A little of on the fly world creation goes a long way, so when I am in the middle of things I prefer to let the randomness to decide. Bias is easy to slip into (either for or against players, conscious or subconscious) and I am struggling to not only be fair, but also keep the appearance of fairness. One of my offers to the players for their trust and our shared suspended disbelief is to prepare beforehand and 'let it ride' (gambling euphemism) during as best as I can.
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S'mon

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Re: Improv is railroading
« Reply #17 on: January 12, 2022, 03:18:12 AM »
2 - Railroading - you guys are right, railroading is not the term I'm looking for, But railroading is and agency-stealer like the examples I mention. Is agency-stealer a better name? Or maybe illusionism (another railroad tool)?

Illusionism is giving players the illusion of choice while negating it in practice. So yes it is closer to what you are talking about. Moving the adventure location to the PC location is illusionism. It's only railroading if the players are trying to avoid the adventure. Just-in-time procedural content generation is 'improv' but is not 'illusionism', especially if player choice determines eg which table gets rolled on (hill encounters vs forest encounters, say).

IME running a sandbox there is inevitably a mix of pre-created and just-in-time content generation, this doesn't make the sandbox a railroad or illusionist.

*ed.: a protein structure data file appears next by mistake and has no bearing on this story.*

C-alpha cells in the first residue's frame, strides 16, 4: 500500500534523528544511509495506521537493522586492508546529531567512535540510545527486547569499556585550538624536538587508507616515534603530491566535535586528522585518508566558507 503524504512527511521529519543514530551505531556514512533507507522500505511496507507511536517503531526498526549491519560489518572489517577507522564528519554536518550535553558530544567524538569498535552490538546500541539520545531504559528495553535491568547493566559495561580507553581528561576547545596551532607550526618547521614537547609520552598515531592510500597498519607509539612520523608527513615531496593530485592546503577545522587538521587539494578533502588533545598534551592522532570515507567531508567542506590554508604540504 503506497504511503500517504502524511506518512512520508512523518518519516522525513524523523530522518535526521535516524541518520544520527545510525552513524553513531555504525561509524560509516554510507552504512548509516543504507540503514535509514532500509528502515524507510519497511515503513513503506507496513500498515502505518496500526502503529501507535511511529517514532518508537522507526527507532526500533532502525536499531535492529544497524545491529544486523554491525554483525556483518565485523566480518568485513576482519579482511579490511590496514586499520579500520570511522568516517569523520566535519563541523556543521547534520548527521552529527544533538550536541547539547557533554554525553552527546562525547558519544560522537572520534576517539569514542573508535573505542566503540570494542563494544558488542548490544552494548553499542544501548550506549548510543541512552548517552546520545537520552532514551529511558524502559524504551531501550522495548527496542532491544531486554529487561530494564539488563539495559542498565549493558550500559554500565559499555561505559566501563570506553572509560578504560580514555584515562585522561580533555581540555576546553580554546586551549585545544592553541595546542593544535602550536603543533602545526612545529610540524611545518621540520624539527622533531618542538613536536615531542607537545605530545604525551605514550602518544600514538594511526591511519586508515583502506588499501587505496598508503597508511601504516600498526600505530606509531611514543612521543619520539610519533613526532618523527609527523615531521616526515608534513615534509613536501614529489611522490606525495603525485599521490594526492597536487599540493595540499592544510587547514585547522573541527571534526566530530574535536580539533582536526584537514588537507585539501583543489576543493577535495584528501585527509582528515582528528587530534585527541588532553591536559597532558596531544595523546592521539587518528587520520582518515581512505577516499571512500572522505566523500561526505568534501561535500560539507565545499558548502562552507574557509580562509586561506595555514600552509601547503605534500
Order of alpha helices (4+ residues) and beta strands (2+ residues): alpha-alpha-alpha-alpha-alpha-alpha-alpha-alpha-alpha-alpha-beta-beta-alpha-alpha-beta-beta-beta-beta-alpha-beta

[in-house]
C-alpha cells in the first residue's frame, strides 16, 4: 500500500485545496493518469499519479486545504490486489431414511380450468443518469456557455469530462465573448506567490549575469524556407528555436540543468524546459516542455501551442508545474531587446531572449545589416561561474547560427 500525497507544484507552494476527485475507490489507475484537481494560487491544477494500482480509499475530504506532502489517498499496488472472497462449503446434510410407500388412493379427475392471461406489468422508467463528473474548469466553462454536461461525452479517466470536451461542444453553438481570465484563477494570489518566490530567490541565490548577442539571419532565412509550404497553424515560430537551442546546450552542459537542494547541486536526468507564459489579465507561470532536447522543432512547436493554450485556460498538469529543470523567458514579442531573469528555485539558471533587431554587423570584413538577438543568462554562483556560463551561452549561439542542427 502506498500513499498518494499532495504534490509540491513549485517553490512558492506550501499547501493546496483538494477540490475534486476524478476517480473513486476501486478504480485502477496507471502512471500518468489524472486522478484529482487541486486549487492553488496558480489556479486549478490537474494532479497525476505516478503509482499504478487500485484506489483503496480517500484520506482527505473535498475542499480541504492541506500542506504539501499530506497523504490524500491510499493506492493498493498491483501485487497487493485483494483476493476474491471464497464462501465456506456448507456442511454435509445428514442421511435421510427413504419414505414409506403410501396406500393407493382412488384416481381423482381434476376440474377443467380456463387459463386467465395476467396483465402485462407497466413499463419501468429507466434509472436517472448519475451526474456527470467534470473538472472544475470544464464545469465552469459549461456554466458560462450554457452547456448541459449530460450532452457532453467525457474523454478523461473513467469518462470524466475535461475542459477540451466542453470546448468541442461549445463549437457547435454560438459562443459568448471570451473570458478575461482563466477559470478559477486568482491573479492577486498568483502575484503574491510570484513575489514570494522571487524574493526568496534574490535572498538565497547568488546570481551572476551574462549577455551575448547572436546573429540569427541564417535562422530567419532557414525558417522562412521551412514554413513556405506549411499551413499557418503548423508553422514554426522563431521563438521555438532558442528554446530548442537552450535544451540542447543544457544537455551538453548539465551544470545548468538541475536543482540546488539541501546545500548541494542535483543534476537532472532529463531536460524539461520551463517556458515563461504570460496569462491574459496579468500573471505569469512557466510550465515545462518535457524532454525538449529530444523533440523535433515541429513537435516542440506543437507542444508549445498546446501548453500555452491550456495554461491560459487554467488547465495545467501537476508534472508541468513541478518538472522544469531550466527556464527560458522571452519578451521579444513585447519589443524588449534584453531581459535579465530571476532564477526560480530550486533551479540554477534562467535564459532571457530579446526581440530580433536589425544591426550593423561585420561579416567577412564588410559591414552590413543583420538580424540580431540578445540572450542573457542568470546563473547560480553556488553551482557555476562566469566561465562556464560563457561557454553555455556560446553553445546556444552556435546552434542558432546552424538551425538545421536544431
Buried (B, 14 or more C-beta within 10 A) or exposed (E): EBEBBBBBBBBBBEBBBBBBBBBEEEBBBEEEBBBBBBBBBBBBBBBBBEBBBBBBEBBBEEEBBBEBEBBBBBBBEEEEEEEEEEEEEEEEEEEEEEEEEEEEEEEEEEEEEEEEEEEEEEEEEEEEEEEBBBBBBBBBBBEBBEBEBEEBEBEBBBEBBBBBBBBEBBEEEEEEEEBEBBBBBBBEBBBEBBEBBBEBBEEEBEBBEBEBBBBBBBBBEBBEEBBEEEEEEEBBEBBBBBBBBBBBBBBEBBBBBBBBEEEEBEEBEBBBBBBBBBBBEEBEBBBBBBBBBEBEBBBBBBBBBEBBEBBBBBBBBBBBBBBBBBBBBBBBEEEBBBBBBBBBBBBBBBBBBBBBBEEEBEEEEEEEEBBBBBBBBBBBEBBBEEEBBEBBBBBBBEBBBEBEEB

S'mon

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Re: Improv is railroading
« Reply #18 on: January 12, 2022, 03:30:22 AM »
Thinking about it, I do tend to agree with the OP that using published material can be good practice to avoid illusionism. I like to buy a f-ton of short published adventures and seed them around my sandbox. The players are typically aware of at least several possibilities for adventure at any one time, and can decide where to go and what to do.

Of course some player groups would really rather just be told what to do, and would prefer a linear series of balanced encounters to the risk of taking on more than they can handle.

Wrath of God

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Re: Improv is railroading
« Reply #19 on: January 12, 2022, 03:36:40 AM »
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Actually Railroading can and is performed by players as well on the DM. This came up a year or two ago along the lines of a player declaring they find a shotgun behind a bar. Not roll for to see if anythings there, or the DM saying anything. The player just poofed it into existence. That is a player railroading the DM.

And I've seen far far far far too much of where one player forces an action on another players character.

What I've seen all too often is that its the IC fanatics and storygamers that cause the most trouble with these stunts.

What is IC fanatics? I mean what is IC, I do not recognize this shortcut.
But generally I'd still disagree. Railroad demand certain rails. It generally is term assuming GM has well long term plans and will push or trick players into following strict narrative for long time, at least adventure. So I'd not call fudging one random encounter to be one.